WFH: it’s time to get your technology up to speed

In the early days of lockdown, allowances were made for people working from home. But, five months in, there's really no longer an excuse for not having a professional quality internet and work-from-home setup.

It may require improvization and smoke and mirrors, but everyone should have their WFH strategy nailed by now.
It may require improvization and smoke and mirrors, but everyone should have their WFH strategy nailed by now.

Walmart has apparently been selling lots of clothing for the top halves of humans during the lockdown - but the bottom has fallen out of the market for the other half, so to speak.

As you can see by the pictures accompanying this blog, our WFH lives have given our colleagues, customers, clients and contacts an insight into all of our personal lives. But, like we’ve always suspected about newsreaders in TV studios, there is often an element of smoke and mirrors involved too. Before you ask, yes, I am wearing shorts.

This was particularly brought into focus for me yesterday when I was doing some filming for the first ever PRWeek Virtual Awards, which take place next Thursday from 4:00-6:30pm ET, followed by interviewing our 2020 Communicator of the Year Michael Phelps for a segment that will run during the awards ceremony.

As you can see above, you have to maintain an element of formality above the waist when you are on camera, but when the weather outside is over 90 degrees and the air conditioning and fans have to be switched off so as not to interrupt your nice clean audio, a pair of shorts and slippers are the order of the day under the desk.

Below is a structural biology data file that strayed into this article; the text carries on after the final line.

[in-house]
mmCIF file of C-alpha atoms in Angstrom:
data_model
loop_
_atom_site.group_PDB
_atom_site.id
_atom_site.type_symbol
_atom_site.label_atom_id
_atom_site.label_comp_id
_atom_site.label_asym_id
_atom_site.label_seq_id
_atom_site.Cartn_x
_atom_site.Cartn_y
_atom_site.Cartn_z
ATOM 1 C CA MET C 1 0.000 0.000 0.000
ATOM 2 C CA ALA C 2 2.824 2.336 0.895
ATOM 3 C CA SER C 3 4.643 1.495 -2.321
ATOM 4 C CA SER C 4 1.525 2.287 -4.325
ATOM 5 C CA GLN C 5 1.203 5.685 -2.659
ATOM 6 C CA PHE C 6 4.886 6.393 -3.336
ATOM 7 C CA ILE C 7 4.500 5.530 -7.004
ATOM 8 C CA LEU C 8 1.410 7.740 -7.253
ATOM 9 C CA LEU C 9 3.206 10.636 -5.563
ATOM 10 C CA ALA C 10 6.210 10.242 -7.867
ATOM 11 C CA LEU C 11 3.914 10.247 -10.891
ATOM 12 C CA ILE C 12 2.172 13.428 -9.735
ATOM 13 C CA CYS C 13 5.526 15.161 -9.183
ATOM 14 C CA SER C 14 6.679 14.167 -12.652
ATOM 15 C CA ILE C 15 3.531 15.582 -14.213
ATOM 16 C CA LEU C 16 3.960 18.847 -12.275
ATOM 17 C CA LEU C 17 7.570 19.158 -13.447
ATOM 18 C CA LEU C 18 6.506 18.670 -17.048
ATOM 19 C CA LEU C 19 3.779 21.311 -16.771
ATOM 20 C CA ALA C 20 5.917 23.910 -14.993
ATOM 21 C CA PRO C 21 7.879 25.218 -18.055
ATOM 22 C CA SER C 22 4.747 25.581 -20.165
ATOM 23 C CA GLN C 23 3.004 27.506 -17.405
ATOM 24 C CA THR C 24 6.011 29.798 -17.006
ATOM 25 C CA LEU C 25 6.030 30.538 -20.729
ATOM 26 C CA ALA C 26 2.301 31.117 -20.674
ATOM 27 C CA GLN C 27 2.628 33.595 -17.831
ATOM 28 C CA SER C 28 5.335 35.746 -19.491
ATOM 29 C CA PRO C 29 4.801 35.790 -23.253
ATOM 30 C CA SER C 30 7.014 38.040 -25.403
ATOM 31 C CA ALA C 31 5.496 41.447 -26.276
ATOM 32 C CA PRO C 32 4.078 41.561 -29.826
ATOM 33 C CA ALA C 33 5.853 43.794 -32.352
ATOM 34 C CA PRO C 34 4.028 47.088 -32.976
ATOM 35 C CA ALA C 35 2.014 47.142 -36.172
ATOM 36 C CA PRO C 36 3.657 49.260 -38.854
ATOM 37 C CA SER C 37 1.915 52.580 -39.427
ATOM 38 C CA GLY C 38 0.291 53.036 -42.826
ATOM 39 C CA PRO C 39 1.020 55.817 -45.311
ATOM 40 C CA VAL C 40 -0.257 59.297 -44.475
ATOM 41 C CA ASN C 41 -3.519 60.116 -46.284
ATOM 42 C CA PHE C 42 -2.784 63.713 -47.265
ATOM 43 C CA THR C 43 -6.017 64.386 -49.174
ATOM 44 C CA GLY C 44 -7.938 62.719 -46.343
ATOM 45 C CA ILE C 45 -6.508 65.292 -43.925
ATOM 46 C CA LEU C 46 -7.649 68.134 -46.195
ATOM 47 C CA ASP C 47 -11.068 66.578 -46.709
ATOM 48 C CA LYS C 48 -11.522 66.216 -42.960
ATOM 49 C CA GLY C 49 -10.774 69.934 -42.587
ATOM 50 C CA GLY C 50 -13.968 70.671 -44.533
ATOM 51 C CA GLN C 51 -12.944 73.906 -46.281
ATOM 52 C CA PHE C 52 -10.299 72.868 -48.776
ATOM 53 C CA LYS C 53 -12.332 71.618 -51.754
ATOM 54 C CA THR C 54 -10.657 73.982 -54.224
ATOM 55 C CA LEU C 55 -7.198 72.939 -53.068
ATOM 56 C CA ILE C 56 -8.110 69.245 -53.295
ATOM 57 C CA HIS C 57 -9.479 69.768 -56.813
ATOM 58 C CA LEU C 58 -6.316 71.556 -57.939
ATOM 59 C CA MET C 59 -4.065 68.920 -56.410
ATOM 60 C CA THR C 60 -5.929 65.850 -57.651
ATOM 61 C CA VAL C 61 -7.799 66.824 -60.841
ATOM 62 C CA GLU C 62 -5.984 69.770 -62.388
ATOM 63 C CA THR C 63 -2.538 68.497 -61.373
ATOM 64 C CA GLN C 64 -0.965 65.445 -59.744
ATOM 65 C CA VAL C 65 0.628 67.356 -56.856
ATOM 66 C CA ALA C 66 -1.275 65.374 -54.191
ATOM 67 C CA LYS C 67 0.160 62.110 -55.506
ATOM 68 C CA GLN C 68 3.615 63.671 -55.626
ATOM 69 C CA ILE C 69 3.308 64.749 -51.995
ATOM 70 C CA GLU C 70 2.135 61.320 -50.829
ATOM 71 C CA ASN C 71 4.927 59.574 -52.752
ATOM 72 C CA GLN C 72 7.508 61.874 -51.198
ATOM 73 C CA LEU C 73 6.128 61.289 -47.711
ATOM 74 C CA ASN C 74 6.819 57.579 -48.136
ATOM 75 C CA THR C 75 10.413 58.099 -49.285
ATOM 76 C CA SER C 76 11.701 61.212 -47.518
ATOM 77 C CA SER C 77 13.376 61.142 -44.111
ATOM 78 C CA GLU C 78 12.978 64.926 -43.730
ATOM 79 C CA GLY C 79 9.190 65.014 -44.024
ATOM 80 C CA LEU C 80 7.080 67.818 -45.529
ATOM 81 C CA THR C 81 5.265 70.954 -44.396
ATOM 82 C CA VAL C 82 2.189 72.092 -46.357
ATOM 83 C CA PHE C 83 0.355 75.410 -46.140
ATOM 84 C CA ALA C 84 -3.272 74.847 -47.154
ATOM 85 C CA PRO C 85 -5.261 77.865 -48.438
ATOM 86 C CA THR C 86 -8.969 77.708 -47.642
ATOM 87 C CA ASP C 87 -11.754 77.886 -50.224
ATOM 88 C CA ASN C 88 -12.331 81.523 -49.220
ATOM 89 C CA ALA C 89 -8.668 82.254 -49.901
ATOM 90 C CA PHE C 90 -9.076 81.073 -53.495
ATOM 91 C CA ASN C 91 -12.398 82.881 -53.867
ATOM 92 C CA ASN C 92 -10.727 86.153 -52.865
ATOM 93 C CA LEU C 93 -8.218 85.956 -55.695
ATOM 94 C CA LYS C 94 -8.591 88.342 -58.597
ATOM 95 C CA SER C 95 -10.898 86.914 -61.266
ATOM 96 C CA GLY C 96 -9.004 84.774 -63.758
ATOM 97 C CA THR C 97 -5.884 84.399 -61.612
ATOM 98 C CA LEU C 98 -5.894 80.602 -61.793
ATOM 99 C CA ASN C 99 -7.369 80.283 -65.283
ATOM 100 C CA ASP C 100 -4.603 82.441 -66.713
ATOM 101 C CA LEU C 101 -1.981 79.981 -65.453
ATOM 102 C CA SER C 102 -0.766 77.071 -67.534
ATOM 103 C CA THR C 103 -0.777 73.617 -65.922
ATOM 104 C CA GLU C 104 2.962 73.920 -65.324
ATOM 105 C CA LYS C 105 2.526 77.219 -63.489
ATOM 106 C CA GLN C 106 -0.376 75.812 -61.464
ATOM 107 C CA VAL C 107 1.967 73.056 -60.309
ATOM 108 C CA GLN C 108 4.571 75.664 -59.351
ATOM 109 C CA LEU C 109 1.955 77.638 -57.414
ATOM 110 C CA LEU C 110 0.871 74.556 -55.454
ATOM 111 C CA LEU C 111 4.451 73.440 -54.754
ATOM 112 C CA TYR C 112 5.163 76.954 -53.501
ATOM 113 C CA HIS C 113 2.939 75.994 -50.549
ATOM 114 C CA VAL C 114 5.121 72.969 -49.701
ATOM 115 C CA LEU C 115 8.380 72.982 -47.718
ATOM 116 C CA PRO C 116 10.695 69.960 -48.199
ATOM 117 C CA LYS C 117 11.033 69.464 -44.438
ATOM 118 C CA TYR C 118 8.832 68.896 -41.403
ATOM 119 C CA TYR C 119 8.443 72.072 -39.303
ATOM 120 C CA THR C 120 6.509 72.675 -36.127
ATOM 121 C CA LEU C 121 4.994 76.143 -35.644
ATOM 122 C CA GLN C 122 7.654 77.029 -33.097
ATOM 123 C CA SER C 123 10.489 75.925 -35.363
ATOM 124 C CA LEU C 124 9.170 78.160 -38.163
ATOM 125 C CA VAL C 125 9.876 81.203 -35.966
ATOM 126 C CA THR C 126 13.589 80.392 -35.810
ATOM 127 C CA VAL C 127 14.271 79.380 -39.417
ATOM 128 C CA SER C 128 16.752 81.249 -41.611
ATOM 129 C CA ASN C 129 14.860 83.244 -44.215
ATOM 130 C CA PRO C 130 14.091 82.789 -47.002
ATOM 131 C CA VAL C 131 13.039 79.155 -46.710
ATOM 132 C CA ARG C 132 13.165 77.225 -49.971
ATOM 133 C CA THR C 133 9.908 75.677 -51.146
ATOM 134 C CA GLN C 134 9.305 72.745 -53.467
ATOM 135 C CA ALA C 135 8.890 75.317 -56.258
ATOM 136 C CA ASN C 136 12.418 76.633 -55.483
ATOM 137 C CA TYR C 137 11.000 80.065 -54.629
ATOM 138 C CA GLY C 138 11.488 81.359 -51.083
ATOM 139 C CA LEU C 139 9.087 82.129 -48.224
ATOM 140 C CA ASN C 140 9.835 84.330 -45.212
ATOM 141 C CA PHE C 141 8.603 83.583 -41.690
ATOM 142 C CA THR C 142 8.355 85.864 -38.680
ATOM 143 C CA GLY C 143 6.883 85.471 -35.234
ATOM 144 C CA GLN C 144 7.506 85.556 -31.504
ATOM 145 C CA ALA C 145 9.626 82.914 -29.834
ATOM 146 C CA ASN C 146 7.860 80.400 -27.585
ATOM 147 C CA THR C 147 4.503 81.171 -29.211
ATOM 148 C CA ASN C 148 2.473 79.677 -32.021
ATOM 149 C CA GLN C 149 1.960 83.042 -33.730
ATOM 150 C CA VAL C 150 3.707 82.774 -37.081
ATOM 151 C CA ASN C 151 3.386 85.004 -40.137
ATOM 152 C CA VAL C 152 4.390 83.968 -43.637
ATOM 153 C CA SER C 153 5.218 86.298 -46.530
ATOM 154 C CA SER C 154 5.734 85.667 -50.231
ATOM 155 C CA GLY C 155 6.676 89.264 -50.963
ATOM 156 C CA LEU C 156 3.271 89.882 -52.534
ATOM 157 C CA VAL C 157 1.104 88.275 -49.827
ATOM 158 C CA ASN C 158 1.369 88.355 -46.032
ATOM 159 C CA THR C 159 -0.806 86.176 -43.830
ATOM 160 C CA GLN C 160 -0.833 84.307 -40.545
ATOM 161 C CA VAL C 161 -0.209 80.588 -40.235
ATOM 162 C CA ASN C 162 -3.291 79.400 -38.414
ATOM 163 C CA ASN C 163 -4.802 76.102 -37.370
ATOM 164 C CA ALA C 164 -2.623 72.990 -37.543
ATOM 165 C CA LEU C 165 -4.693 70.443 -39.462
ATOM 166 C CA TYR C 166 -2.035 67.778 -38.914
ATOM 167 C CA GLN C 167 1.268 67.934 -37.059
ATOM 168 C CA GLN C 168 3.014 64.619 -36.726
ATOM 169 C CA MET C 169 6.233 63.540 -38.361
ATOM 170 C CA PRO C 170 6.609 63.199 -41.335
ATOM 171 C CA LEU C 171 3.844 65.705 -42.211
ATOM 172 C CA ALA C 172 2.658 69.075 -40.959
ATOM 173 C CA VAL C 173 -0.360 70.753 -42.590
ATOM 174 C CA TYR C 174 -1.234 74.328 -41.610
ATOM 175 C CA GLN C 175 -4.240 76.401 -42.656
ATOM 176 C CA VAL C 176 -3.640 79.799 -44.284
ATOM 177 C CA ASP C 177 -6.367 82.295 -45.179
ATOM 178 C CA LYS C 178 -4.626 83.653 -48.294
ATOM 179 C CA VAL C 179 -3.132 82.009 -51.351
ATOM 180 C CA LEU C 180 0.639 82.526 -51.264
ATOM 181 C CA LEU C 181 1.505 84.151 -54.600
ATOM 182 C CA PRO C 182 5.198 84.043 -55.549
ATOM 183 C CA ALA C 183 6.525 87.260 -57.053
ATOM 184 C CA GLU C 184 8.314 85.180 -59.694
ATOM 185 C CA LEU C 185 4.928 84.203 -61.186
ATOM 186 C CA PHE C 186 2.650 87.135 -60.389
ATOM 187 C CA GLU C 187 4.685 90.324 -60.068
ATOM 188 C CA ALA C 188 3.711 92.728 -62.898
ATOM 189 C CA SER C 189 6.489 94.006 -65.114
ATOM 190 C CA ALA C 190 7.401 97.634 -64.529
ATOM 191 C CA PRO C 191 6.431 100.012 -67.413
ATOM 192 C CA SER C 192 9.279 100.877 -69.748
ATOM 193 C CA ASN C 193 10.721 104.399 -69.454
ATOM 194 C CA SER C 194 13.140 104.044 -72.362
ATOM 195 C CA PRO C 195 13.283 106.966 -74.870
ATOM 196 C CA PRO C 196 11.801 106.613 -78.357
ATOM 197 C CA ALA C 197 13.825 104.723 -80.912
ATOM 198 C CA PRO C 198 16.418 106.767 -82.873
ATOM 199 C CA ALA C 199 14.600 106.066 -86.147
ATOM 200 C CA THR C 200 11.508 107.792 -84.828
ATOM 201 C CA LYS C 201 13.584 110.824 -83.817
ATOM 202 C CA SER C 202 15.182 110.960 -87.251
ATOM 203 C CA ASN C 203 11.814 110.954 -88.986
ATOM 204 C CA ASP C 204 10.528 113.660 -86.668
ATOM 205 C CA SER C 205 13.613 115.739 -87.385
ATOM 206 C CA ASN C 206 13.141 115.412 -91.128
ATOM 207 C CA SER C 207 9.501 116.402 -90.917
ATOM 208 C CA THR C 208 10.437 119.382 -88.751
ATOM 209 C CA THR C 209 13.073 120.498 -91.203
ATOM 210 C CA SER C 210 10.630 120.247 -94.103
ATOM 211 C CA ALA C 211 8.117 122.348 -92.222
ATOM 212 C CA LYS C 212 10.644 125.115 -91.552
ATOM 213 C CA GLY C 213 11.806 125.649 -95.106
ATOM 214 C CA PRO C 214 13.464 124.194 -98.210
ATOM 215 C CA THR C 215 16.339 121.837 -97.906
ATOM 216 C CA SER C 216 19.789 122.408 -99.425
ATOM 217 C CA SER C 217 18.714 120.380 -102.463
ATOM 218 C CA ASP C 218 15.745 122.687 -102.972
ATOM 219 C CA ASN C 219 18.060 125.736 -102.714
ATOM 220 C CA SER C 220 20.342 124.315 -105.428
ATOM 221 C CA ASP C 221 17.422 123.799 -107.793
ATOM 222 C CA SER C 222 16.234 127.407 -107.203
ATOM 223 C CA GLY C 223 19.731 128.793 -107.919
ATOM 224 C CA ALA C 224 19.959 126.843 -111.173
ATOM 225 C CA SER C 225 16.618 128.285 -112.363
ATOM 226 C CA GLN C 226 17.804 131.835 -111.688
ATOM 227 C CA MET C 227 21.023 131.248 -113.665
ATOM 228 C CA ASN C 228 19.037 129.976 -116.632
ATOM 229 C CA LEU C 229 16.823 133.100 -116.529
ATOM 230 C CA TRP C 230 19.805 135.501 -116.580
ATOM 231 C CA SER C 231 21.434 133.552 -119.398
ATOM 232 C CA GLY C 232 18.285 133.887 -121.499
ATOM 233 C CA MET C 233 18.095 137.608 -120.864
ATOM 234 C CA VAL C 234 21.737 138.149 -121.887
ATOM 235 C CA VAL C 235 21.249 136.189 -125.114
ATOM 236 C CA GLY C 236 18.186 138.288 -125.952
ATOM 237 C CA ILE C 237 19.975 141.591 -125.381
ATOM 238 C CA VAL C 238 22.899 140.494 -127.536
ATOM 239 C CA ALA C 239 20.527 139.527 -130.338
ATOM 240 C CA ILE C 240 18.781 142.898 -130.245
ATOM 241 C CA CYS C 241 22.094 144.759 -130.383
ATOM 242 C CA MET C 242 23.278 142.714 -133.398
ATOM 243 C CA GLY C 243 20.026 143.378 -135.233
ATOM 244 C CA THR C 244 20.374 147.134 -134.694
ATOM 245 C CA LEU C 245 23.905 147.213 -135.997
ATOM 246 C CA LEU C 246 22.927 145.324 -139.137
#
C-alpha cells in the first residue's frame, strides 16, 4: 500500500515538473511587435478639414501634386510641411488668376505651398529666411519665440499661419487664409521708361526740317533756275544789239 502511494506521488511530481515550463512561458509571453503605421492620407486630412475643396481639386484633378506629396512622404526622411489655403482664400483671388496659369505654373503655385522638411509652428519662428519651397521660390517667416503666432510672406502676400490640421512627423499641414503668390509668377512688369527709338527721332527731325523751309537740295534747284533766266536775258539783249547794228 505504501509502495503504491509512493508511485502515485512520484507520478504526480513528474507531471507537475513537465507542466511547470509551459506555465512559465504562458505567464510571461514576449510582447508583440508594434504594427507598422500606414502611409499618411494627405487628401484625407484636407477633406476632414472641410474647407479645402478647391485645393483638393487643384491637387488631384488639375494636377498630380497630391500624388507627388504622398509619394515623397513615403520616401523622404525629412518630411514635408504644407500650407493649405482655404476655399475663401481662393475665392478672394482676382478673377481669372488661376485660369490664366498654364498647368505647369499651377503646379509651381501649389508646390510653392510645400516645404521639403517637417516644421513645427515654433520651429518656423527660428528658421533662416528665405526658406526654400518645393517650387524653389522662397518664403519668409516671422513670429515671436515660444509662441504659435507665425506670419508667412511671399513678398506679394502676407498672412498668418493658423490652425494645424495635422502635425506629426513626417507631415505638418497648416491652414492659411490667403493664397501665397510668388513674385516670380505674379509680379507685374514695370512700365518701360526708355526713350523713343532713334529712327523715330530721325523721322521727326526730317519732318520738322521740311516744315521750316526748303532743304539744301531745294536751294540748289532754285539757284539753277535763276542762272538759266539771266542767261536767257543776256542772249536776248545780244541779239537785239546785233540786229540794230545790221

We’ve all had to improvise and adjust to our own personal locations and life situations and PRWeek has been documenting these setups through our Lockdown Life, Coffee Break, Around the (Home) Office and The PR Week podcast content segments.

For example, this week’s Coffee Break guest, SVP and global CCO of Walgreens Boots Alliance’s Aaron Radelet, is part of a handful of team members who have been coming into the company’s Deerfield, IL office most days.

Whereas our podcast guest Vanessa Wakeman, CEO of The Wakeman Agency, is pretty much done with her agency’s office. With the help of her landlord, she has reduced the firm’s space in a building near Grand Central Station back to an absolute minimum and told her 10-strong team they never have to return to a physical office environment.

While we have had to cover the inevitable negative news stories that go with an unprecedented health crisis and subsequent recession such as this, PRWeek has also tried to represent the amazing ingenuity and creativity PR professionals have demonstrated during the COVID-19 pandemic.

We’re providing human interest stories about your WFH situations and fun habits acquired during lockdown, such as the widespread acquisition of chickens as additions to the family and new-found talents for TikTok dances.

On a serious work note, however, I do believe we’ve all had long enough now to acquire a base level of effectiveness as regards internet connectivity, Zoom backgrounds and honing our presenting games during this WFH period. Everyone is working in communications and marketing after all.

Allowances were rightly made in the early stages of coronavirus in March and April, but we should all have now spent the few dollars it costs to acquire Ethernet cables, adaptors and microphones to enable us to be seen and heard properly. And we should all be looking into our computer camera rather than submitting to the natural tendency to look at the people on screen we are speaking to.